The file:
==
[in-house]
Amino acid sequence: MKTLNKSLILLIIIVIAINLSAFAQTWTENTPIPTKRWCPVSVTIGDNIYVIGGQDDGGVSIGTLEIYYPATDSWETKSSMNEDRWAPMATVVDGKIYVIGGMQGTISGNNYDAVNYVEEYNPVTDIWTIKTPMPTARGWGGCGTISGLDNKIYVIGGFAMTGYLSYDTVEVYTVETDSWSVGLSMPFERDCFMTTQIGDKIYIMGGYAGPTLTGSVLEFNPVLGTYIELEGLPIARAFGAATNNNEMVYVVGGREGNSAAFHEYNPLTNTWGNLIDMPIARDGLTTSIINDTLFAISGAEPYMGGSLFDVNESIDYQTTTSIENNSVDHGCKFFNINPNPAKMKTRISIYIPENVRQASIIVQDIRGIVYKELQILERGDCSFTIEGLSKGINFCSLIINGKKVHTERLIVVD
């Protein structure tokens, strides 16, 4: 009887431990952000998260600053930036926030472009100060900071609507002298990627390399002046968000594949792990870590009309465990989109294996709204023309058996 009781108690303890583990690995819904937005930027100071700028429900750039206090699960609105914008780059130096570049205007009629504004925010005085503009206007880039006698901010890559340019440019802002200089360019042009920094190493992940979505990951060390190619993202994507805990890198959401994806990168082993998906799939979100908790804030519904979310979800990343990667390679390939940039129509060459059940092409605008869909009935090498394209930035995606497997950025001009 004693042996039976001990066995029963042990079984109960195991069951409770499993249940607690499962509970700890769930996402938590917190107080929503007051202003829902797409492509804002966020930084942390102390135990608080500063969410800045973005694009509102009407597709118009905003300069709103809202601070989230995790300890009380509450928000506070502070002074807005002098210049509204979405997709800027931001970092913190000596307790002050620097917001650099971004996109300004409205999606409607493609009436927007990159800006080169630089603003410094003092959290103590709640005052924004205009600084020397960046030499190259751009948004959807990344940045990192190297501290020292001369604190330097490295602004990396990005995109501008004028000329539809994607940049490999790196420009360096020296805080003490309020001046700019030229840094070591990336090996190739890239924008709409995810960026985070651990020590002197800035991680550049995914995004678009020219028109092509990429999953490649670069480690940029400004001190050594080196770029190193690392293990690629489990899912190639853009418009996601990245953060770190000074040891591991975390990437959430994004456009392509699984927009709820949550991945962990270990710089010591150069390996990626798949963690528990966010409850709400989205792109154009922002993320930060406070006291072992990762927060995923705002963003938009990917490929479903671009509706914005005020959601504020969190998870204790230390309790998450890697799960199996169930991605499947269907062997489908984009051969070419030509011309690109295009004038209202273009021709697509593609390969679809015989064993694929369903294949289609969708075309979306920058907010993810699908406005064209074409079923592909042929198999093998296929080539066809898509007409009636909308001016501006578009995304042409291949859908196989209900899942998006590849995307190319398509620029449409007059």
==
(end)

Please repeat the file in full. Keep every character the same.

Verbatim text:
[in-house]
Amino acid sequence: MKTLNKSLILLIIIVIAINLSAFAQTWTENTPIPTKRWCPVSVTIGDNIYVIGGQDDGGVSIGTLEIYYPATDSWETKSSMNEDRWAPMATVVDGKIYVIGGMQGTISGNNYDAVNYVEEYNPVTDIWTIKTPMPTARGWGGCGTISGLDNKIYVIGGFAMTGYLSYDTVEVYTVETDSWSVGLSMPFERDCFMTTQIGDKIYIMGGYAGPTLTGSVLEFNPVLGTYIELEGLPIARAFGAATNNNEMVYVVGGREGNSAAFHEYNPLTNTWGNLIDMPIARDGLTTSIINDTLFAISGAEPYMGGSLFDVNESIDYQTTTSIENNSVDHGCKFFNINPNPAKMKTRISIYIPENVRQASIIVQDIRGIVYKELQILERGDCSFTIEGLSKGINFCSLIINGKKVHTERLIVVD
């Protein structure tokens, strides 16, 4: 009887431990952000998260600053930036926030472009100060900071609507002298990627390399002046968000594949792990870590009309465990989109294996709204023309058996 009781108690303890583990690995819904937005930027100071700028429900750039206090699960609105914008780059130096570049205007009629504004925010005085503009206007880039006698901010890559340019440019802002200089360019042009920094190493992940979505990951060390190619993202994507805990890198959401994806990168082993998906799939979100908790804030519904979310979800990343990667390679390939940039129509060459059940092409605008869909009935090498394209930035995606497997950025001009 004693042996039976001990066995029963042990079984109960195991069951409770499993249940607690499962509970700890769930996402938590917190107080929503007051202003829902797409492509804002966020930084942390102390135990608080500063969410800045973005694009509102009407597709118009905003300069709103809202601070989230995790300890009380509450928000506070502070002074807005002098210049509204979405997709800027931001970092913190000596307790002050620097917001650099971004996109300004409205999606409607493609009436927007990159800006080169630089603003410094003092959290103590709640005052924004205009600084020397960046030499190259751009948004959807990344940045990192190297501290020292001369604190330097490295602004990396990005995109501008004028000329539809994607940049490999790196420009360096020296805080003490309020001046700019030229840094070591990336090996190739890239924008709409995810960026985070651990020590002197800035991680550049995914995004678009020219028109092509990429999953490649670069480690940029400004001190050594080196770029190193690392293990690629489990899912190639853009418009996601990245953060770190000074040891591991975390990437959430994004456009392509699984927009709820949550991945962990270990710089010591150069390996990626798949963690528990966010409850709400989205792109154009922002993320930060406070006291072992990762927060995923705002963003938009990917490929479903671009509706914005005020959601504020969190998870204790230390309790998450890697799960199996169930991605499947269907062997489908984009051969070419030509011309690109295009004038209202273009021709697509593609390969679809015989064993694929369903294949289609969708075309979306920058907010993810699908406005064209074409079923592909042929198999093998296929080539066809898509007409009636909308001016501006578009995304042409291949859908196989209900899942998006590849995307190319398509620029449409007059």